Infinity: Chronicles of Nick by Sherrilyn Kenyon

Reviewed by Aimee


Content Ratings based on a 0-5 scale where
0 = no objectionable content and
5 = an excessive or disturbing level of content

Guide to Rating System





Language:  Every swear word, with the exception of the F-word, is used in this book, multiple times.  Hells and Damns are used frequently and in various forms.  Exclamations involving Deity are used frequently as well.  Words such as piss, suck, prick, and pervert are also used.  There are a couple instances of someone flipping someone else off.

Violence:  Nick is verbally and physically tormented at school.  Nick wants out of the “hell hole” he is living in, even if he has to kill someone to do it.  Nick gets into a fight at school.  Some boys attack tourists and try to rob them.  They turn on Nick and beat him up.  One boy has a gun.  Someone else shows up and attacks the boys, saving Nick.  At school, a kid attacks another kid.  He tries to eat him.  There are many, many scenes of different people/creatures fighting zombies.  These generally involve weapons (gun, ax, cattle prod, rod, knife) and moves such as hitting, kicking, head butting, biting, throwing against the wall, choking and killing.  There is always blood and gore involved.  There is a car accident and people are hurt.  A young boy and his mother are kidnapped and held hostage.

Sexual Content:  Nick is called Nick the Dick or dickless Nicholas.  Nick’s mother is an “exotic dancer”.  Someone tells Nick he saw his mother naked last night, shaking her butt with money in her G-string.  When Nick sees the other dancers, he thinks it’s like seeing his sister naked.  Nick meets a girl with “curves”.  Every hormone was firing in his body.  A girl talks to Nick “almost spilling her breasts onto the glass top”.  Nick tries to keep his eyes on her face instead of her breasts, but tries to get a better look at her shapely butt.  Nick comments that steroids make your penis shrink.  Nick says marriage leads to one thing – lots of naked party time.  Nick suggests that two men are “special friends”.  Nick says he doesn’t want to die a virgin, so at least let him get laid first.  Nick talks about finding some cheap ho’s.  A young boy says that when you get older you grow hair in weird places.  Someone says, “I’ll wipe my boots on your balls.”  There is a kiss.

Adult Themes:  Nick is the victim of severe bullying at school.  Nick’s mother dropped out of school because she was pregnant.  She is an “exotic dancer” at a club.  Nick’s father is in prison for multiple murders and he has always been verbally abusive to Nick.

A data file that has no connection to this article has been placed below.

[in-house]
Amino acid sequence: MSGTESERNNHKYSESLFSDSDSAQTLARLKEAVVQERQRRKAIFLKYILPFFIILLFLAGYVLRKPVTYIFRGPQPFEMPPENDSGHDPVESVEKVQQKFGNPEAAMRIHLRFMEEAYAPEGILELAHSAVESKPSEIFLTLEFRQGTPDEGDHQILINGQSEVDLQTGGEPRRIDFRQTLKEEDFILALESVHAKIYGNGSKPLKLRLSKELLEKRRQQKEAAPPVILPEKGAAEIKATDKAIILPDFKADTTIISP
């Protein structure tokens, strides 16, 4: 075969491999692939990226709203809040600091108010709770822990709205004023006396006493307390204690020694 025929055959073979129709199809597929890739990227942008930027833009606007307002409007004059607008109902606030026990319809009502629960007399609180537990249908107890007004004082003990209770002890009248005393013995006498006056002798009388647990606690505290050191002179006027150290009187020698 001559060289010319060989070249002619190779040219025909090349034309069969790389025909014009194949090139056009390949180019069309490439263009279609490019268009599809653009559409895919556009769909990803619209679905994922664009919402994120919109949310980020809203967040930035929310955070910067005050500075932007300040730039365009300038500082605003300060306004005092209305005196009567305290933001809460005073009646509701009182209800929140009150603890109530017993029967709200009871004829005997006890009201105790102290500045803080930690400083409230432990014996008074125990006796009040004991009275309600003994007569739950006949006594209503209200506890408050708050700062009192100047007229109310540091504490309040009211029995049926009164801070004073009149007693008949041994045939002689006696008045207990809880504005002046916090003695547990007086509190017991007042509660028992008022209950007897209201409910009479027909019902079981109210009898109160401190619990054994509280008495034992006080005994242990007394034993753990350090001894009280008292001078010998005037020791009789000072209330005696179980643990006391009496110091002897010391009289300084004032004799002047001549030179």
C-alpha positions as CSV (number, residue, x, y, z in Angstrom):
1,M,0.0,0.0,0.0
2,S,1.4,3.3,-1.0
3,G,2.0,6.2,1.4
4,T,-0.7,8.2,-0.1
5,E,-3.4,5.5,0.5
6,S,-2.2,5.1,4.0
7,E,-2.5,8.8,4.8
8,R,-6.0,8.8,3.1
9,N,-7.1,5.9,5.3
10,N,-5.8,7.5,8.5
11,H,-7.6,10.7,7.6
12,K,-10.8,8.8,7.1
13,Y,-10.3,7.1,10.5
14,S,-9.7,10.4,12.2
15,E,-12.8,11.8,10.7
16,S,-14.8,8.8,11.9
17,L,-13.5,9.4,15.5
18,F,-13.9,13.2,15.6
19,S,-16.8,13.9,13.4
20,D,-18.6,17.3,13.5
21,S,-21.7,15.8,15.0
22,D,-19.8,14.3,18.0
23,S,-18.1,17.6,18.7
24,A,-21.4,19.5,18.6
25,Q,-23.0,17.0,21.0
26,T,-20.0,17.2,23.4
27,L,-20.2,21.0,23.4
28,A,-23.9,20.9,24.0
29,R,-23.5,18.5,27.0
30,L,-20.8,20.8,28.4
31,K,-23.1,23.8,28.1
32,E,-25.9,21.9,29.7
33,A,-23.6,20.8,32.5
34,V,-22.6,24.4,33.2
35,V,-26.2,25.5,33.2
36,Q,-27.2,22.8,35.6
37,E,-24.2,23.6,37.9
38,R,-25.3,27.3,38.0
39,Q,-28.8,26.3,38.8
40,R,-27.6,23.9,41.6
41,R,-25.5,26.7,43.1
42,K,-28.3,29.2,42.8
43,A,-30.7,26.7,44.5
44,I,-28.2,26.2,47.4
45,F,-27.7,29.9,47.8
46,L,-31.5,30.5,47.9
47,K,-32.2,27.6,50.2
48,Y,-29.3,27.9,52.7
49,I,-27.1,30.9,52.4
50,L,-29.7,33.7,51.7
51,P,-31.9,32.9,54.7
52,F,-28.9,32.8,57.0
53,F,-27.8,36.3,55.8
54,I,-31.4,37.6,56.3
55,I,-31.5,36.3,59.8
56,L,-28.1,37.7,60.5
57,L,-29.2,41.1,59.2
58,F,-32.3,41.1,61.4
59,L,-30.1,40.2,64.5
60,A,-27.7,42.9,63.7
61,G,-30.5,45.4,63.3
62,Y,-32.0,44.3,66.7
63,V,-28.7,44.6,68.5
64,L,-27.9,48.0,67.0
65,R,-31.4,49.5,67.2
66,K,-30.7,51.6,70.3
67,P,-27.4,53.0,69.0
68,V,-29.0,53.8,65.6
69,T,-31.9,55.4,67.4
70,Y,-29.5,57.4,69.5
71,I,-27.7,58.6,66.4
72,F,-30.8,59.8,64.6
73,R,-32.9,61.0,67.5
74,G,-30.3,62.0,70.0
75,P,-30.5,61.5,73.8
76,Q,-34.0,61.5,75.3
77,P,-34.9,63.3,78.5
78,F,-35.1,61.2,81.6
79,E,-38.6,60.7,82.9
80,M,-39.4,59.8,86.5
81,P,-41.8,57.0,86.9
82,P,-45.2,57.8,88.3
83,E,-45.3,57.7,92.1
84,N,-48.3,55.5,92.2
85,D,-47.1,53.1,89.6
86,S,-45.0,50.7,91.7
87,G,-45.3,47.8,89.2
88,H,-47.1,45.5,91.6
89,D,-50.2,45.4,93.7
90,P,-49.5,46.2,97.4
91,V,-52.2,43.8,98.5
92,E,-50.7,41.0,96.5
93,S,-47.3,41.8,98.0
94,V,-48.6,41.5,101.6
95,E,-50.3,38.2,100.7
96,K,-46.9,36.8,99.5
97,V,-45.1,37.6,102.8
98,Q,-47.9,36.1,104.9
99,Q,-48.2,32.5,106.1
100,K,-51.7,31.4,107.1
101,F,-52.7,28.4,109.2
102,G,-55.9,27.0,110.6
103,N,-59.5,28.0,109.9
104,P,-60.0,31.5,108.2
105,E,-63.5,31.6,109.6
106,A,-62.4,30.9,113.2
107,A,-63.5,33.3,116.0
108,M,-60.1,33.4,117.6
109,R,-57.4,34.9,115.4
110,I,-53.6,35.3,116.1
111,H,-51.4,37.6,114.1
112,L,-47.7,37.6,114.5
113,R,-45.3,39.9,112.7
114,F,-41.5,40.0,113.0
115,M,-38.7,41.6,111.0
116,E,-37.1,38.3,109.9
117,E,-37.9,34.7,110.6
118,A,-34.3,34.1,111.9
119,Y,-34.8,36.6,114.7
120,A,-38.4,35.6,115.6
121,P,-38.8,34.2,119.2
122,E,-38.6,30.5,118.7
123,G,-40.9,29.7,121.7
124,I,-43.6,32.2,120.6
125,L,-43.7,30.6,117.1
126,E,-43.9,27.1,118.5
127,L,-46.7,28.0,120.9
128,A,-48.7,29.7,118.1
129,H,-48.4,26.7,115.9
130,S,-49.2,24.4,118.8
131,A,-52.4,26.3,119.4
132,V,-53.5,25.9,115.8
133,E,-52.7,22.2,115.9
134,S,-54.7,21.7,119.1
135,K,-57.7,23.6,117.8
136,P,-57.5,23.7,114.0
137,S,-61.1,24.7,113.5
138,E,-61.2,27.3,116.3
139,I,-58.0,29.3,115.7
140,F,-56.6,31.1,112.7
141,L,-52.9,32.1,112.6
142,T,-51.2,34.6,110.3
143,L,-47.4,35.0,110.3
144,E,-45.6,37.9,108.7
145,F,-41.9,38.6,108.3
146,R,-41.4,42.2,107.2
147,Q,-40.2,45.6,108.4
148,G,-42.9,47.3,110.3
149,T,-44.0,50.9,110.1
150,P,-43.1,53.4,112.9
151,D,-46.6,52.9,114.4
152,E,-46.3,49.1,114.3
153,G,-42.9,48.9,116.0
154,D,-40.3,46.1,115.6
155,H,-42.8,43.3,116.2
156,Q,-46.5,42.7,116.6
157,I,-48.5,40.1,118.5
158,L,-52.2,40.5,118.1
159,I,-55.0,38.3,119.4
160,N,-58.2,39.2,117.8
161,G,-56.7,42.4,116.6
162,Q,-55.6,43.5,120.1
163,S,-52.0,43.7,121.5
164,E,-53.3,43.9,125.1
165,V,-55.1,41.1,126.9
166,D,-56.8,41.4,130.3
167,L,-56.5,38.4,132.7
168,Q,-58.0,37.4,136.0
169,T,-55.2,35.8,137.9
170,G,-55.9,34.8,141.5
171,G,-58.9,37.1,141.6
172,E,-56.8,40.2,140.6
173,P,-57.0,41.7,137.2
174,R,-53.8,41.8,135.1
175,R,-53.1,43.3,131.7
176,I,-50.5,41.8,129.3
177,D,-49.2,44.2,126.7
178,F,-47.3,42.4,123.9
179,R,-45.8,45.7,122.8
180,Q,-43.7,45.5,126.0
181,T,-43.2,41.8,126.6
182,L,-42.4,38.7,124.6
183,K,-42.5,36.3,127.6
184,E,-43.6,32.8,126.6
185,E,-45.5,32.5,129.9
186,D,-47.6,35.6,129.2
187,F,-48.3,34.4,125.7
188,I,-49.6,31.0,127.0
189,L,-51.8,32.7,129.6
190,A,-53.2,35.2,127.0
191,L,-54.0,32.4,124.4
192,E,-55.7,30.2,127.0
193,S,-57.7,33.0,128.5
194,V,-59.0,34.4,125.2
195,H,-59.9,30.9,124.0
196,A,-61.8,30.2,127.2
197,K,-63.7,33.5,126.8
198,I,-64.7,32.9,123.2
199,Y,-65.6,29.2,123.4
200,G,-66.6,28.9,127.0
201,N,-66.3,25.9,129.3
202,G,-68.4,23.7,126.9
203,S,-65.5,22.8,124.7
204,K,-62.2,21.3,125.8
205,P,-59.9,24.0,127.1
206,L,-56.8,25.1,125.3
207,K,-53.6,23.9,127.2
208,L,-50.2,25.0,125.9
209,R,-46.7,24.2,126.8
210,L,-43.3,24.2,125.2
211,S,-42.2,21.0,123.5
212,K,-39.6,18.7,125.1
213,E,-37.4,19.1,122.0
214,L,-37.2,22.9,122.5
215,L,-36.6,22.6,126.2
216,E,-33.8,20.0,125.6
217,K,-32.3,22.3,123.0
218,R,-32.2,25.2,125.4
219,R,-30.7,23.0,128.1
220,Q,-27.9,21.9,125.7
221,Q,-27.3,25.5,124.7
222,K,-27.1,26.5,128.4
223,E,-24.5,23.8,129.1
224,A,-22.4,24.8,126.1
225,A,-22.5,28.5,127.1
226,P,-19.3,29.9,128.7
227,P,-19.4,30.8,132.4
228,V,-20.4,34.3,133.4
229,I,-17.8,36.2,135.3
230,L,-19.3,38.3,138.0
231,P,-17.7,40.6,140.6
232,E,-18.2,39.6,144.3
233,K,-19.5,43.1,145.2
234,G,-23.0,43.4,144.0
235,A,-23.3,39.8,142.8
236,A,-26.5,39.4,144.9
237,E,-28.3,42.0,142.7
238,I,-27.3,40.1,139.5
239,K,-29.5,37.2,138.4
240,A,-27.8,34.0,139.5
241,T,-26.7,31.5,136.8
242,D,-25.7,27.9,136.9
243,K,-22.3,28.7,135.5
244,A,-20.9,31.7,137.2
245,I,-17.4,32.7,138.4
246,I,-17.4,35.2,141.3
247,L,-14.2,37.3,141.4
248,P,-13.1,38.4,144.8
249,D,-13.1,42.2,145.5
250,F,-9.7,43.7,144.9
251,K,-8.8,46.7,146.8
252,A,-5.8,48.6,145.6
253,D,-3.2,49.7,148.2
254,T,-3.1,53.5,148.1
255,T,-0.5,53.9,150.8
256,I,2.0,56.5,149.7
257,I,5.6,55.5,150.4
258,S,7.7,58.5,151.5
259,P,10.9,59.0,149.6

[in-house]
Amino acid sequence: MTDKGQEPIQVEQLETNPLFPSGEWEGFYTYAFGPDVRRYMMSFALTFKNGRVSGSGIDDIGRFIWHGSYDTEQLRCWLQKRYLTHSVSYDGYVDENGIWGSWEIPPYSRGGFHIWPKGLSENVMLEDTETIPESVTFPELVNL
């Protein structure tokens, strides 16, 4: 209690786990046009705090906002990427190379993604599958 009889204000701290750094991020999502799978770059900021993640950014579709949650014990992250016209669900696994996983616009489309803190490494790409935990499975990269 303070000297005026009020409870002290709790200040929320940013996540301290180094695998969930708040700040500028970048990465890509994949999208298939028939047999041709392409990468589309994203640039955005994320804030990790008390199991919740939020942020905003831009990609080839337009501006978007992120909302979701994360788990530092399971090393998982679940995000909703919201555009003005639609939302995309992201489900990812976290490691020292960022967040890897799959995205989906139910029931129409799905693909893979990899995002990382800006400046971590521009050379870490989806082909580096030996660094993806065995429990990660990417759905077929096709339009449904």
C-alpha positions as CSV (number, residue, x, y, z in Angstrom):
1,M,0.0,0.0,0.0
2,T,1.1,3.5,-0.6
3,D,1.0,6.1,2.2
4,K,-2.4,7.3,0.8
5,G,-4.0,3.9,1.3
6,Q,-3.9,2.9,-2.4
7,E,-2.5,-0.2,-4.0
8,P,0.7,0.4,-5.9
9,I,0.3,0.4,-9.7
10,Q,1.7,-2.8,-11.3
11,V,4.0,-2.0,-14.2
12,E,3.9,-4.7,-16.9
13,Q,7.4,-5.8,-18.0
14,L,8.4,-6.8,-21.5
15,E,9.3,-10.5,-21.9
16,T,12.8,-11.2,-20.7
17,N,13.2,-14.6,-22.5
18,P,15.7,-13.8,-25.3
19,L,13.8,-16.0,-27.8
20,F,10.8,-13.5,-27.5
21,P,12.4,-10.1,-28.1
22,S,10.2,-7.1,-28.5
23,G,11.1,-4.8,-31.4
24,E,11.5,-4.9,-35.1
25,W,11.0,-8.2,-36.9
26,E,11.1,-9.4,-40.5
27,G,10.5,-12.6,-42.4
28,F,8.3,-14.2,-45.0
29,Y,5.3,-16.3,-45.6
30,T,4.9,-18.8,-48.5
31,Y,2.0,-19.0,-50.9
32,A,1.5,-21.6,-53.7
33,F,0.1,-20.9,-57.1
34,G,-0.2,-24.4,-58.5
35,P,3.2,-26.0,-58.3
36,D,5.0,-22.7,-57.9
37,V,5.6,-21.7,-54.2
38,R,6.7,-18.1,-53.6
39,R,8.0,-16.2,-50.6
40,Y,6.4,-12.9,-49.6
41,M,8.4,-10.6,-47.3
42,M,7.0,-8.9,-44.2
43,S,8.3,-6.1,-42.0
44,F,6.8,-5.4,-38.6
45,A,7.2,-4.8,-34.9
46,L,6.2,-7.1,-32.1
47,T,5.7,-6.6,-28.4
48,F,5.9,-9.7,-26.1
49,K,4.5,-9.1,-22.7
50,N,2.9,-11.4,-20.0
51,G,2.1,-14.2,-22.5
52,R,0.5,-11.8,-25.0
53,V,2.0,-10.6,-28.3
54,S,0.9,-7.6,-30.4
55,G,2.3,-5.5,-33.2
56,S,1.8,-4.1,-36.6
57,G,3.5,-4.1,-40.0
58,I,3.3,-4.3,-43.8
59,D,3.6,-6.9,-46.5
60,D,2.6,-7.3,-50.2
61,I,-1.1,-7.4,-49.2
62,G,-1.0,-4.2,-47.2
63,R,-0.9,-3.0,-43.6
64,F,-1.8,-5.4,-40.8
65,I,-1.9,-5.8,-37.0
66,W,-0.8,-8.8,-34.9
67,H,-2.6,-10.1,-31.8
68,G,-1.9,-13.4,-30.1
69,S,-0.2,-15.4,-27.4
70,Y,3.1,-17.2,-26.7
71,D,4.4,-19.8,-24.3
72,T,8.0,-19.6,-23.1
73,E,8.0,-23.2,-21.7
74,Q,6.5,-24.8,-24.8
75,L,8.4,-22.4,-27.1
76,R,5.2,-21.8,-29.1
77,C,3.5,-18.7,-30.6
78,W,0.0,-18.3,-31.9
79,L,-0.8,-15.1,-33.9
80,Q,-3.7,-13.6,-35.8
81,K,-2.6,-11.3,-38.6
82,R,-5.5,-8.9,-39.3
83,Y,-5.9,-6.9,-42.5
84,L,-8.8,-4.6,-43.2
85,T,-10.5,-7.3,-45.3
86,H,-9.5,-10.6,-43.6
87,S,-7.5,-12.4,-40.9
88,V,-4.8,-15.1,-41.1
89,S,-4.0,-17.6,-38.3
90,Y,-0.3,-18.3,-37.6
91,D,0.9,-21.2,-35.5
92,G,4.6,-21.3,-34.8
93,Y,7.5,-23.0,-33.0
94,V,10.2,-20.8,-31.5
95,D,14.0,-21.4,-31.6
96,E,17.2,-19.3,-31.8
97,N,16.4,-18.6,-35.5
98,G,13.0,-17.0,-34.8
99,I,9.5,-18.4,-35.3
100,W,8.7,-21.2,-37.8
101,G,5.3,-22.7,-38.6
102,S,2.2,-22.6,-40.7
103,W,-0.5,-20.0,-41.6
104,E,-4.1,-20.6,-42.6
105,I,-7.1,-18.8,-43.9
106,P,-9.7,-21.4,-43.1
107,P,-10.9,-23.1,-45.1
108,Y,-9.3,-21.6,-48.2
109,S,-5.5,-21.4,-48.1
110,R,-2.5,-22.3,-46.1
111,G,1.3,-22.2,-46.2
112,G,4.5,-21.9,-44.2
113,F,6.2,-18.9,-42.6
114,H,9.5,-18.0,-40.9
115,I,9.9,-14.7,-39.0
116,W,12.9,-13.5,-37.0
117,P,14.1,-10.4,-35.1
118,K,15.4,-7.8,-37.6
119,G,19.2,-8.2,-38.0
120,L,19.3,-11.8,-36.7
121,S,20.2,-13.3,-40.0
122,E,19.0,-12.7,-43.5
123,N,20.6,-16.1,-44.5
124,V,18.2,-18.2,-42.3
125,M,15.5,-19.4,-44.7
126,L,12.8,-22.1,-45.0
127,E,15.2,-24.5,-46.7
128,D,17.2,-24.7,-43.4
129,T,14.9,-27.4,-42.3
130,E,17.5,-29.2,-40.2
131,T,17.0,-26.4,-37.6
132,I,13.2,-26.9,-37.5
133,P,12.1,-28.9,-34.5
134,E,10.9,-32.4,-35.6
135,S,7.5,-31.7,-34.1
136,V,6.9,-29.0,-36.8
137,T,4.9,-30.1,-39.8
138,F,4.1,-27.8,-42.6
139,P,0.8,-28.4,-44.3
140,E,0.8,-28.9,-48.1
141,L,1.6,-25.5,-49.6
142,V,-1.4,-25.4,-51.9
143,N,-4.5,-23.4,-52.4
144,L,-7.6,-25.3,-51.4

Sarcastic, quick- witted Nick Gautier thinks he knows pretty much everything about the world going on around him.  At fourteen, he’s had his share of hard knocks.  With his dad in prison, his mother working as an exotic dancer, and barely bringing in enough money to feed them, Nick knows plenty about being poor and doing without.  At school he is constantly bullied by kids who think they are better than him because they have money and status.  Nick knows how to be tough.  Then weird things start happening, like one of the kids at school tries to eat another kid.  The world Nick thinks he knows is only the surface of what is really out there.  As he quickly learns, looks can be deceiving and things are not always what they seem.

There are a few things I liked in this book.  I enjoyed the dry sarcasm Nick had.  It was quirky and often funny.  I liked the idea of paying forward the kindnesses you receive, especially if you are in a position to help others.  I could relate to a mother who loved her son and wanted better for him that what she was dealt in life.  Past that, for me, this was a read I endured.  I’m not a fan of zombie books, so it didn’t have much appeal to me.  I felt like for most of the book that I was missing out on something.  This series is a prequel to Kenyon’s adult Dark Hunter series, which I haven’t read.  I’m pretty sure that’s why I always felt like I didn’t really know some things that were going on that I should have.  Booklist gives this YA book a recommended reading level of 7th-12th grade.  Based on the content listed above, I would recommend 18+.




One Response to “Infinity: Chronicles of Nick by Sherrilyn Kenyon”

  1. BinaryBot Says:

    I love this book! I am on page three hundred something now! GRIPPING!

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